| Highway Intersection Etiquette
Motorists driving straight on the highway prevail over a yield sign, and a yield sign prevails over a stop sign. So who has the right of way when pulling out at an intersection? First straight, next yield, then stop. Always look both ways before crossing, even in a vehicle. Don’t treat an intersection like a two-way stop, even though the driver in the intersection may be motioning you to come forward. If you use this rule of thumb, you’ll know the answer the next time you’re sitting at one of many intersections along our four-lane highways throughout Missouri. We have posted a diagram below to help drivers learn the rules of an intersection. Please feel free to send this link to friends and family!
Be a safe driver and pay attention. Remove distractions…put down the cell phone, stop eating, and give your full attention to the task at hand – driving! Take your time and make safe decisions. Set a good example for our younger drivers. Our law enforcement partners ask each of us to drive as if you’re being tested for your license: obey all laws and traffic signs, pay attention, wear your seat belt, use your blinkers, and please use common sense.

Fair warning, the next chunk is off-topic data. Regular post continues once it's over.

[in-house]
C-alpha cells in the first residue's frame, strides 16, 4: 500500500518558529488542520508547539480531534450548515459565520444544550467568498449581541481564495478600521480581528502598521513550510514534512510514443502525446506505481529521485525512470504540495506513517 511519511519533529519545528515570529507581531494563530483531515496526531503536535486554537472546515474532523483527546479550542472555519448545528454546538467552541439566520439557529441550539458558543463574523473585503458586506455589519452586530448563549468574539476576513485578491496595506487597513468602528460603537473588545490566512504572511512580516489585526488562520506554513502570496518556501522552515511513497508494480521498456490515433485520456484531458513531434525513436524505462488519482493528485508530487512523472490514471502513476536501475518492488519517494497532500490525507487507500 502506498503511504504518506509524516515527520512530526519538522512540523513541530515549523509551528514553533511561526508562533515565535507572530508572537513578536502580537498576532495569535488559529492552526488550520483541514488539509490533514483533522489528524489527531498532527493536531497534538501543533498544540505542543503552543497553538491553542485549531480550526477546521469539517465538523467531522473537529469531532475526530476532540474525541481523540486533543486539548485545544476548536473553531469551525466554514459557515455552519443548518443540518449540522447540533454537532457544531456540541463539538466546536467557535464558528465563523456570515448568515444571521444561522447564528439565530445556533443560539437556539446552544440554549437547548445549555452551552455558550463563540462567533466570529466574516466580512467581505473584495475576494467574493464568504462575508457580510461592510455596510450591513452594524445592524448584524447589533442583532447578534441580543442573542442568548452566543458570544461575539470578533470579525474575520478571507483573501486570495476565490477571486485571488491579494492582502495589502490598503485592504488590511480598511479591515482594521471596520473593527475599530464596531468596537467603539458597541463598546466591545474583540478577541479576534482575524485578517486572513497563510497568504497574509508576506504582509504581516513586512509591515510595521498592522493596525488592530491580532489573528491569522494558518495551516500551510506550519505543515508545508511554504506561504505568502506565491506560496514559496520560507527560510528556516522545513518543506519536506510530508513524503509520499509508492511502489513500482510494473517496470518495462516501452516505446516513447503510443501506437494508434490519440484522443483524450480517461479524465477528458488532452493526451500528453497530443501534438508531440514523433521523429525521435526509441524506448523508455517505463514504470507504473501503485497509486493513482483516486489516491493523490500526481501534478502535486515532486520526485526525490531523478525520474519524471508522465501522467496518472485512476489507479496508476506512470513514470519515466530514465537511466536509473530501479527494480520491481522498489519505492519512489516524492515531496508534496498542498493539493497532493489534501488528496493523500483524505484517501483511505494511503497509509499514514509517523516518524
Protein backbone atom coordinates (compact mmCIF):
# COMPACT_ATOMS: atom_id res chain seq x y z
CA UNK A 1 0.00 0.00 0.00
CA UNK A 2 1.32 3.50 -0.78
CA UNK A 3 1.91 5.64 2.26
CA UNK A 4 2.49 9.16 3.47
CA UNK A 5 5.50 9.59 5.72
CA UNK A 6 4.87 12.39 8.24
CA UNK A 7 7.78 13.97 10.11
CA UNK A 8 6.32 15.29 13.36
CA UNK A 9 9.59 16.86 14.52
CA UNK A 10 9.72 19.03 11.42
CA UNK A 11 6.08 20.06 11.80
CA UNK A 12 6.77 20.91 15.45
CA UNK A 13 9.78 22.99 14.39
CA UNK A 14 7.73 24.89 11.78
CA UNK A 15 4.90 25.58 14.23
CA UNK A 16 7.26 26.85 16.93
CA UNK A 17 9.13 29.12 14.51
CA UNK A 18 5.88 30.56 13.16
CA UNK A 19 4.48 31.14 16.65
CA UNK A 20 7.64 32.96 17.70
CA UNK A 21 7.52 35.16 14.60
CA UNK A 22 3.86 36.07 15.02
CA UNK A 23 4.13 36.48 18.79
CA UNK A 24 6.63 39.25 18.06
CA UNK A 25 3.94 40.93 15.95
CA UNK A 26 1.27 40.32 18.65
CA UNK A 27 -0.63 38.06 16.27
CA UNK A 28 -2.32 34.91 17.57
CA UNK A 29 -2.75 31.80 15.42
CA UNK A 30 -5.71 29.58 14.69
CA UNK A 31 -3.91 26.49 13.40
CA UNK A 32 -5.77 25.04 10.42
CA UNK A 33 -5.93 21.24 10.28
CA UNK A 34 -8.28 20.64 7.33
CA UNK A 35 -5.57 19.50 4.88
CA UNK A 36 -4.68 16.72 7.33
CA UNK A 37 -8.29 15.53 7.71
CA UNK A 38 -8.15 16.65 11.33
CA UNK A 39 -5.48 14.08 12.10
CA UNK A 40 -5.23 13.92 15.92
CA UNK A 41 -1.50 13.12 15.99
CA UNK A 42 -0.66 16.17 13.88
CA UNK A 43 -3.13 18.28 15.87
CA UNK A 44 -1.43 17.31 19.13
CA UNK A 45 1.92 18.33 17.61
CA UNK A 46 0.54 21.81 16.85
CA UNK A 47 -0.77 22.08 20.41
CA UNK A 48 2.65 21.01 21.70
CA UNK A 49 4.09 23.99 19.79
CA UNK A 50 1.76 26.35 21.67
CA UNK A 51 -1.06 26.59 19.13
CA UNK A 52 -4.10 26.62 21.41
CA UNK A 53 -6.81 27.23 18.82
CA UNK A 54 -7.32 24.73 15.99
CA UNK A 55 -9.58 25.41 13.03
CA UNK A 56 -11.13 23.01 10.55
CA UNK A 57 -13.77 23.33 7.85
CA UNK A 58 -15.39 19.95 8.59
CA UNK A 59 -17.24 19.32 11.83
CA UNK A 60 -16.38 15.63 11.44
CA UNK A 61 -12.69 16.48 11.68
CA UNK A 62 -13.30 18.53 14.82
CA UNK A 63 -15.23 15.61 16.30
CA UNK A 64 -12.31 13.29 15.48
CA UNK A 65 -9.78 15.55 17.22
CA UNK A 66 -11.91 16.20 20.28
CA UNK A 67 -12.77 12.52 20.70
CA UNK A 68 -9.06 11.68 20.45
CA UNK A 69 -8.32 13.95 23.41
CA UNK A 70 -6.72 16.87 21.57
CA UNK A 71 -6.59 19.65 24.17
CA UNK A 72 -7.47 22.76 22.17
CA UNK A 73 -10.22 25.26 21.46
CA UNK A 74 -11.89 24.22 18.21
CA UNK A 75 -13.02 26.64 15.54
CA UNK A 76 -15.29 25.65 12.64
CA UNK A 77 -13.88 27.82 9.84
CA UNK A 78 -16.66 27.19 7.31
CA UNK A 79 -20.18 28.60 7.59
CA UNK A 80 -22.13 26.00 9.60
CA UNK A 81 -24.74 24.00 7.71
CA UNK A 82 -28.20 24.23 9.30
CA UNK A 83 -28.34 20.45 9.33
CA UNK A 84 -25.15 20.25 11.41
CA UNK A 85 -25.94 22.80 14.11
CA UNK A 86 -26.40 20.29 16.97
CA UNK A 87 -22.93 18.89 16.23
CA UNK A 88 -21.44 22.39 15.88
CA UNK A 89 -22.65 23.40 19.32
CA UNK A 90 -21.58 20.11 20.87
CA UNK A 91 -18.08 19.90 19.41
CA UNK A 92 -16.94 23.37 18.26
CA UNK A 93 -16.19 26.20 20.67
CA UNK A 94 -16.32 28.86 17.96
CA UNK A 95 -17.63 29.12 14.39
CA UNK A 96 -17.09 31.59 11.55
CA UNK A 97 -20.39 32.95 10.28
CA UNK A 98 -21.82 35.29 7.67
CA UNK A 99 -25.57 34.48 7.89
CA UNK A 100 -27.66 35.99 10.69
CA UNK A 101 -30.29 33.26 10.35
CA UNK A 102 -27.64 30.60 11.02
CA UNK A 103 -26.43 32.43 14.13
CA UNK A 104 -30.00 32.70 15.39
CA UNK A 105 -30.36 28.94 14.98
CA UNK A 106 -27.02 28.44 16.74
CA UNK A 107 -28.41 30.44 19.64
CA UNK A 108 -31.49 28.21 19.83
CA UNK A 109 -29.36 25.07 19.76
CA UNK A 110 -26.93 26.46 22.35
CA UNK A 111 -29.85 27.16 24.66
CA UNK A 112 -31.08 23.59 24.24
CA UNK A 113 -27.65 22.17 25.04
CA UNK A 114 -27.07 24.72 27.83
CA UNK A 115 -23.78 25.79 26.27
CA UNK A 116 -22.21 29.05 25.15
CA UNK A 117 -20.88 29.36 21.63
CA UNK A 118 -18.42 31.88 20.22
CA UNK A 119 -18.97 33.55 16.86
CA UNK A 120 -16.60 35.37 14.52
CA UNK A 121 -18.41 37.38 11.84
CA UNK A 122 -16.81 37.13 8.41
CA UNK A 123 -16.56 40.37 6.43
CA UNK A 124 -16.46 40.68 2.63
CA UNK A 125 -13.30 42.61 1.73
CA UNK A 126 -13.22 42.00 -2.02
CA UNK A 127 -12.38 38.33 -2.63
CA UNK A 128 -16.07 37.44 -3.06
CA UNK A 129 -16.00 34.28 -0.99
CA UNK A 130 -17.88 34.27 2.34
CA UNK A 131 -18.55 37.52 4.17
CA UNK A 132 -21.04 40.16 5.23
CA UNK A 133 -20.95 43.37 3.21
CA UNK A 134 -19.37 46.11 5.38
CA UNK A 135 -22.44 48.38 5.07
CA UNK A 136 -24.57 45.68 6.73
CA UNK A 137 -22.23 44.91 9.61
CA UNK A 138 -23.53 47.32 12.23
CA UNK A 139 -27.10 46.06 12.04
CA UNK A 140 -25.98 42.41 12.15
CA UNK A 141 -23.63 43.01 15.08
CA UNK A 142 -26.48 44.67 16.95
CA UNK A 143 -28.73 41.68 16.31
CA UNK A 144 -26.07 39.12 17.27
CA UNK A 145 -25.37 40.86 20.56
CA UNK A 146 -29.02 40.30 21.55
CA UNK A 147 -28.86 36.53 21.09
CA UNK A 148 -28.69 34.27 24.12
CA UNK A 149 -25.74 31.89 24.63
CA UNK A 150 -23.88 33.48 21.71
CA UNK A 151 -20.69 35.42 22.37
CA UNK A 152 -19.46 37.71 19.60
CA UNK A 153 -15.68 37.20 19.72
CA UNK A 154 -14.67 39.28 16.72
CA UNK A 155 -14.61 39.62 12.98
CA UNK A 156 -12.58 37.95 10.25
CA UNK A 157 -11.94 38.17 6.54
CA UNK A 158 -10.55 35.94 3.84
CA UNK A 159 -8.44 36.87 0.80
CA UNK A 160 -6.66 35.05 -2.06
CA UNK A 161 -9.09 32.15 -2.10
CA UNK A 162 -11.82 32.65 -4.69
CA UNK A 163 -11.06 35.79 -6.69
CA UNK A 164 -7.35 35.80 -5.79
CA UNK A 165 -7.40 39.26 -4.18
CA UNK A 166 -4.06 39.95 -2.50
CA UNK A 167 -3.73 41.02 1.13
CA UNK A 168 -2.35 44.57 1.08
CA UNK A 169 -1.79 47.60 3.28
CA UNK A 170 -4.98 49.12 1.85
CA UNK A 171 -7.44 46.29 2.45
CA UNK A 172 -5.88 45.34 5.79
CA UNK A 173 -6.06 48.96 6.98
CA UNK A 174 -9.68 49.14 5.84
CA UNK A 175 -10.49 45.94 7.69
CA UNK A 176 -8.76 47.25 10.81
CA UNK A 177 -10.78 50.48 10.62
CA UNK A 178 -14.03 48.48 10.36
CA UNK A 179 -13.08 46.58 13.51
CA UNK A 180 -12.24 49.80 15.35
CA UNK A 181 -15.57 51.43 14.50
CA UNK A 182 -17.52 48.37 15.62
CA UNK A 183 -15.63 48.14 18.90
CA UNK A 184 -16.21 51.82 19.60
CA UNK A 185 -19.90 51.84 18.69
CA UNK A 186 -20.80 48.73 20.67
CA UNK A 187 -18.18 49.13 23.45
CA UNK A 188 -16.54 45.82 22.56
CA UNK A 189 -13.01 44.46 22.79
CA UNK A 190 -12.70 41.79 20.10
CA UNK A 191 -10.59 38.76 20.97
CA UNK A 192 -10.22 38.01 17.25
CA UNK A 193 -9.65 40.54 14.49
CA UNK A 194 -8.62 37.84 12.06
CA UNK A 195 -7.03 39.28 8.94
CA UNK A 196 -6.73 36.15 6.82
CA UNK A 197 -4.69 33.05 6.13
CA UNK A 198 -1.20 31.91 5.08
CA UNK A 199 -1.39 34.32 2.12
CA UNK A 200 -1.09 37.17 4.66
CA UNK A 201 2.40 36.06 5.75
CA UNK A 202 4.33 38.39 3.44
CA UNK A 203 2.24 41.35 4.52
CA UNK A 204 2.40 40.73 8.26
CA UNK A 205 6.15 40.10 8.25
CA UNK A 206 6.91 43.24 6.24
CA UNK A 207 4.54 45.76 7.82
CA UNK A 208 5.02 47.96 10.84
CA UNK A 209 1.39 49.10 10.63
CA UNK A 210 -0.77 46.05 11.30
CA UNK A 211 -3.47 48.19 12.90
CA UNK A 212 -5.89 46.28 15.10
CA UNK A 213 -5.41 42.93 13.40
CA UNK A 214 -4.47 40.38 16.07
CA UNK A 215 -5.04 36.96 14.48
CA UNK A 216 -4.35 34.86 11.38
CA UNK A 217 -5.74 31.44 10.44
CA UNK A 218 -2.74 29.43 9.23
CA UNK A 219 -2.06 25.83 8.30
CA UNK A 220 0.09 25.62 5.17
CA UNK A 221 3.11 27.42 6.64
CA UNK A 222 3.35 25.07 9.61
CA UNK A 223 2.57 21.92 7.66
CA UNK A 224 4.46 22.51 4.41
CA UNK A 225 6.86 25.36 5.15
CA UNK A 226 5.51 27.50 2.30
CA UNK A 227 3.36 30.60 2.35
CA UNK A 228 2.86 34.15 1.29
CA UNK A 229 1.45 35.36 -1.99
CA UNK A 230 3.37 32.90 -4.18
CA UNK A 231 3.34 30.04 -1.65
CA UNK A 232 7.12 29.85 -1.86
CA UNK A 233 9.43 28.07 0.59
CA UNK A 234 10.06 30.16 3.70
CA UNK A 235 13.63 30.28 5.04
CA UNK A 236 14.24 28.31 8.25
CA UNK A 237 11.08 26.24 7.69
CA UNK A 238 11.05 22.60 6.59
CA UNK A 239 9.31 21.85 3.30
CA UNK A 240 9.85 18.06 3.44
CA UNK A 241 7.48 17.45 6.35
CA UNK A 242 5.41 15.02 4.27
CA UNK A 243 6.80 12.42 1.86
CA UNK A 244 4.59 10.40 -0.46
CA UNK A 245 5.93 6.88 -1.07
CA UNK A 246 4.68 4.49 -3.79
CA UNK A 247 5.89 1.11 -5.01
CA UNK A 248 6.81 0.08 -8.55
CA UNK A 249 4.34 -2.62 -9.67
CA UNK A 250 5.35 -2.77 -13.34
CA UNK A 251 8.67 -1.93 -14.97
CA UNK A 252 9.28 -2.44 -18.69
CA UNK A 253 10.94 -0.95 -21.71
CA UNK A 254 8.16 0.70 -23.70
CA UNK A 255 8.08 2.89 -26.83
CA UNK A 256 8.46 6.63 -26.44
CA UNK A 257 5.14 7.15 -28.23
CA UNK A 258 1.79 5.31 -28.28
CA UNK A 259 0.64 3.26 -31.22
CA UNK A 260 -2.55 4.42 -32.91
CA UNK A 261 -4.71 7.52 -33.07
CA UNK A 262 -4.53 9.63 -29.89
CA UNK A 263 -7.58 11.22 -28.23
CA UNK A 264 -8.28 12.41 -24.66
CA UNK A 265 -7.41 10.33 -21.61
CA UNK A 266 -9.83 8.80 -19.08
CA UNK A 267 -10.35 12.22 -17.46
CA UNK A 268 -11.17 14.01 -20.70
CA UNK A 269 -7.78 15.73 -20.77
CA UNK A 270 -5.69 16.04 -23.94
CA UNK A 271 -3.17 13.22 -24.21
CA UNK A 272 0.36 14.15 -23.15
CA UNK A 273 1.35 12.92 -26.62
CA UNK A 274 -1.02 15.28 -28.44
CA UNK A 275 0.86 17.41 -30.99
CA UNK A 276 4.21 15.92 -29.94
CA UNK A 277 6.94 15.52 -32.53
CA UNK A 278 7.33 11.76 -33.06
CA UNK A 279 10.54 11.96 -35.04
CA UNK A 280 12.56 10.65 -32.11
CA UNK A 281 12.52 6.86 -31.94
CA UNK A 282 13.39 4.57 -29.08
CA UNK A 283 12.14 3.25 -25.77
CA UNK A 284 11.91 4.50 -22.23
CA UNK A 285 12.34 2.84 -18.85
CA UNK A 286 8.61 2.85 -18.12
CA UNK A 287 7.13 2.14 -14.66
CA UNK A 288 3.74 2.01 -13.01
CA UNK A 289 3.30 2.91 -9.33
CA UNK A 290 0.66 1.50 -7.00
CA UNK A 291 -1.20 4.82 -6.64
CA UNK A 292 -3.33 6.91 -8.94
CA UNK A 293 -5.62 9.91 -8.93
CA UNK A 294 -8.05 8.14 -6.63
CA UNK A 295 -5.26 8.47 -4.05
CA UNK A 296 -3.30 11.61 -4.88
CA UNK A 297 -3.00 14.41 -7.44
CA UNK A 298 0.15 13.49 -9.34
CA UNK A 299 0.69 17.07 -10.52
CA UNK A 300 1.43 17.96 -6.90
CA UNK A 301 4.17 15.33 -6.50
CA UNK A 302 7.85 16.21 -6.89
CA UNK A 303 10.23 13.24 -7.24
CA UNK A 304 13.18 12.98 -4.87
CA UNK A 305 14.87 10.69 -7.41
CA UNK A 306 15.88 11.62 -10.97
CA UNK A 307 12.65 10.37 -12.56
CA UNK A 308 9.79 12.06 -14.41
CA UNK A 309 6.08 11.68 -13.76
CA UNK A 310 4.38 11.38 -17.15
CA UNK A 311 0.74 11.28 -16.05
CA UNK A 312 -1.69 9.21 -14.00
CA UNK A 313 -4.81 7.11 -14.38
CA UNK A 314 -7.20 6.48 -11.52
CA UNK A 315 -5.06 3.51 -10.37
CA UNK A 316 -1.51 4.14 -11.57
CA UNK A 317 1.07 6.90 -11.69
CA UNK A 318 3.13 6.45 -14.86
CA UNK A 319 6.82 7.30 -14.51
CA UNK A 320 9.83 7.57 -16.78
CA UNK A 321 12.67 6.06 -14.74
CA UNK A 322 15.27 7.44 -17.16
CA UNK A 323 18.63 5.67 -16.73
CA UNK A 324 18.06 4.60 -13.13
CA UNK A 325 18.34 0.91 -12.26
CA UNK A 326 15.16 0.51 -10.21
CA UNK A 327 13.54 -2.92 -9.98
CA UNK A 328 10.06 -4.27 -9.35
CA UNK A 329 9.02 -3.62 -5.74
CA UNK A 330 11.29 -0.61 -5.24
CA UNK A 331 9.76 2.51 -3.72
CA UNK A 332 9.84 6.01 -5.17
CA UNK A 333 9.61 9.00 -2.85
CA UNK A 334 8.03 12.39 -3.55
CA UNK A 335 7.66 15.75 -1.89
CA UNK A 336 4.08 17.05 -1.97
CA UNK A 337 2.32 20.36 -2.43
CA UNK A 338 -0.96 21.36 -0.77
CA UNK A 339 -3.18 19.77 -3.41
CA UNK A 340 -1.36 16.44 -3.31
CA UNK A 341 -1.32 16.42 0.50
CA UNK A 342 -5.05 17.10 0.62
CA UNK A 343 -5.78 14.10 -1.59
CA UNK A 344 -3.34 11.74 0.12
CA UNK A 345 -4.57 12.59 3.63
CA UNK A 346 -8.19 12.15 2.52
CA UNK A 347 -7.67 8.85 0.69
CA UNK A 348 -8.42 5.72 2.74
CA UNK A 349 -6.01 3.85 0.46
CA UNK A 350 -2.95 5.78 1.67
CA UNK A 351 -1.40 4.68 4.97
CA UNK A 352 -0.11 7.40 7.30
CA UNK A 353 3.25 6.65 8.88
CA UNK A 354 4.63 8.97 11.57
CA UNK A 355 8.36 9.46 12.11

MoDOT and local law enforcement are partners in the Missouri Coalition for Roadway Safety. Locally know as the Northeast Regional Blueprint Committee, professionals are available to educate drivers – young, old and in between – about safe driving habits. Sometimes we all just need reminders. Call us if you would be interested in having a safe driving program presented to your organization, business or class. The number is 1-888-275-6636 or email email@example.com.
Use Acceleration or Deceleration Lanes
If you're turning south out of South Lincoln Drive or Route U onto US 61 near Troy and Moscow Mills, you've probably noticed there are actually three lanes in those areas. "The lane on the outside is an acceleration lane, and allows cars pulling out to speed up and merge safely into high-speed traffic," explained Mark Giessinger, MoDOT maintenance and traffic engineer.
Giessinger said that not all drivers are familiar with the acceleration lanes, mistaking them for shoulders. "For the most part, local drivers who regularly use intersections with turn lanes use the acceleration lanes," he said.
Acceleration lanes are especially beneficial for large commercial vehicles that are slower to accelerate. Necessity and expense are the driving factors to determine whether an intersection needs an acceleration lane. "We've built acceleration lanes for areas along US 61 that have higher traffic volumes, but in some sections, especially north of Troy where traffic volume is lower, we have widened the shoulders for people entering and exiting the highway," Giessinger said.